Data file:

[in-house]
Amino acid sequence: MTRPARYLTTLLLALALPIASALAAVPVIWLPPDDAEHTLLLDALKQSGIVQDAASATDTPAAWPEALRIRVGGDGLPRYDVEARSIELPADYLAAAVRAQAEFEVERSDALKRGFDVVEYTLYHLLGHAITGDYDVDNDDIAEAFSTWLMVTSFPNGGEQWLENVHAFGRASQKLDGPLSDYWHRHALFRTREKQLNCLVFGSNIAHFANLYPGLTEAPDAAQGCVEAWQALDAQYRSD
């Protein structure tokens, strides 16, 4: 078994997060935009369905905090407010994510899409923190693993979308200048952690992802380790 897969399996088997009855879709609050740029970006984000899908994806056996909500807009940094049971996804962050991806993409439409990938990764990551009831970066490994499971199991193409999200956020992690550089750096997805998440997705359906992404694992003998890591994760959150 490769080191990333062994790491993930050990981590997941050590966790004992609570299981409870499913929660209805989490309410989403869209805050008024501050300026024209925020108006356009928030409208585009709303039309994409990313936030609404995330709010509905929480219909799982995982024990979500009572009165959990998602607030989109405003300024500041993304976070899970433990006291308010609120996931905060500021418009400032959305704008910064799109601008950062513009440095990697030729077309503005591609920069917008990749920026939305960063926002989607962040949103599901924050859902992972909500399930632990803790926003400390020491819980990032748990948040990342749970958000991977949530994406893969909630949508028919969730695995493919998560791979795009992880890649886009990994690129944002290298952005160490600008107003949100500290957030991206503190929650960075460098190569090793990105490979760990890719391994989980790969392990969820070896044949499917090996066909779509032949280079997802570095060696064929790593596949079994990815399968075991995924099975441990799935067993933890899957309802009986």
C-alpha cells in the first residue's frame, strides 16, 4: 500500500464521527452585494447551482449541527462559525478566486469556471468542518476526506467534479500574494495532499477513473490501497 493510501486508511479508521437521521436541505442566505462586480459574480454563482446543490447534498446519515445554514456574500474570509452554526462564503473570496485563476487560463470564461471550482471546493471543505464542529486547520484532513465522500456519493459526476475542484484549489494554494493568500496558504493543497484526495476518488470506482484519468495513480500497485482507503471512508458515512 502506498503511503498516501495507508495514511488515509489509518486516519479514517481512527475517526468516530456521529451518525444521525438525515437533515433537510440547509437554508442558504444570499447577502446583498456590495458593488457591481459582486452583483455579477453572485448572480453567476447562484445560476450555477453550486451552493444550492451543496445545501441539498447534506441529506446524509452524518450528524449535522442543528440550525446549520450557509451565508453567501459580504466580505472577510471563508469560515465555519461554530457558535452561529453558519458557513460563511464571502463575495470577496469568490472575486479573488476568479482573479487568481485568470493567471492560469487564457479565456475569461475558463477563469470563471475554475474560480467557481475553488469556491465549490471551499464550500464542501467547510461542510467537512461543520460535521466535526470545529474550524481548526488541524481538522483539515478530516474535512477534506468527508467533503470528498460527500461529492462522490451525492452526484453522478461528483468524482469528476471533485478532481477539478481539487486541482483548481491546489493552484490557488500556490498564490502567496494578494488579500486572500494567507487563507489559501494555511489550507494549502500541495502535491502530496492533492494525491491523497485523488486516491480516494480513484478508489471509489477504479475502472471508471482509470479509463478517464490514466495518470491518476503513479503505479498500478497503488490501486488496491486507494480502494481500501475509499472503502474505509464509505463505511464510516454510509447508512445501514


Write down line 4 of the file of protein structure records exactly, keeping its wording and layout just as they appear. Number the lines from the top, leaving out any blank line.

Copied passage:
C-alpha cells in the first residue's frame, strides 16, 4: 500500500464521527452585494447551482449541527462559525478566486469556471468542518476526506467534479500574494495532499477513473490501497 493510501486508511479508521437521521436541505442566505462586480459574480454563482446543490447534498446519515445554514456574500474570509452554526462564503473570496485563476487560463470564461471550482471546493471543505464542529486547520484532513465522500456519493459526476475542484484549489494554494493568500496558504493543497484526495476518488470506482484519468495513480500497485482507503471512508458515512 502506498503511503498516501495507508495514511488515509489509518486516519479514517481512527475517526468516530456521529451518525444521525438525515437533515433537510440547509437554508442558504444570499447577502446583498456590495458593488457591481459582486452583483455579477453572485448572480453567476447562484445560476450555477453550486451552493444550492451543496445545501441539498447534506441529506446524509452524518450528524449535522442543528440550525446549520450557509451565508453567501459580504466580505472577510471563508469560515465555519461554530457558535452561529453558519458557513460563511464571502463575495470577496469568490472575486479573488476568479482573479487568481485568470493567471492560469487564457479565456475569461475558463477563469470563471475554475474560480467557481475553488469556491465549490471551499464550500464542501467547510461542510467537512461543520460535521466535526470545529474550524481548526488541524481538522483539515478530516474535512477534506468527508467533503470528498460527500461529492462522490451525492452526484453522478461528483468524482469528476471533485478532481477539478481539487486541482483548481491546489493552484490557488500556490498564490502567496494578494488579500486572500494567507487563507489559501494555511489550507494549502500541495502535491502530496492533492494525491491523497485523488486516491480516494480513484478508489471509489477504479475502472471508471482509470479509463478517464490514466495518470491518476503513479503505479498500478497503488490501486488496491486507494480502494481500501475509499472503502474505509464509505463505511464510516454510509447508512445501514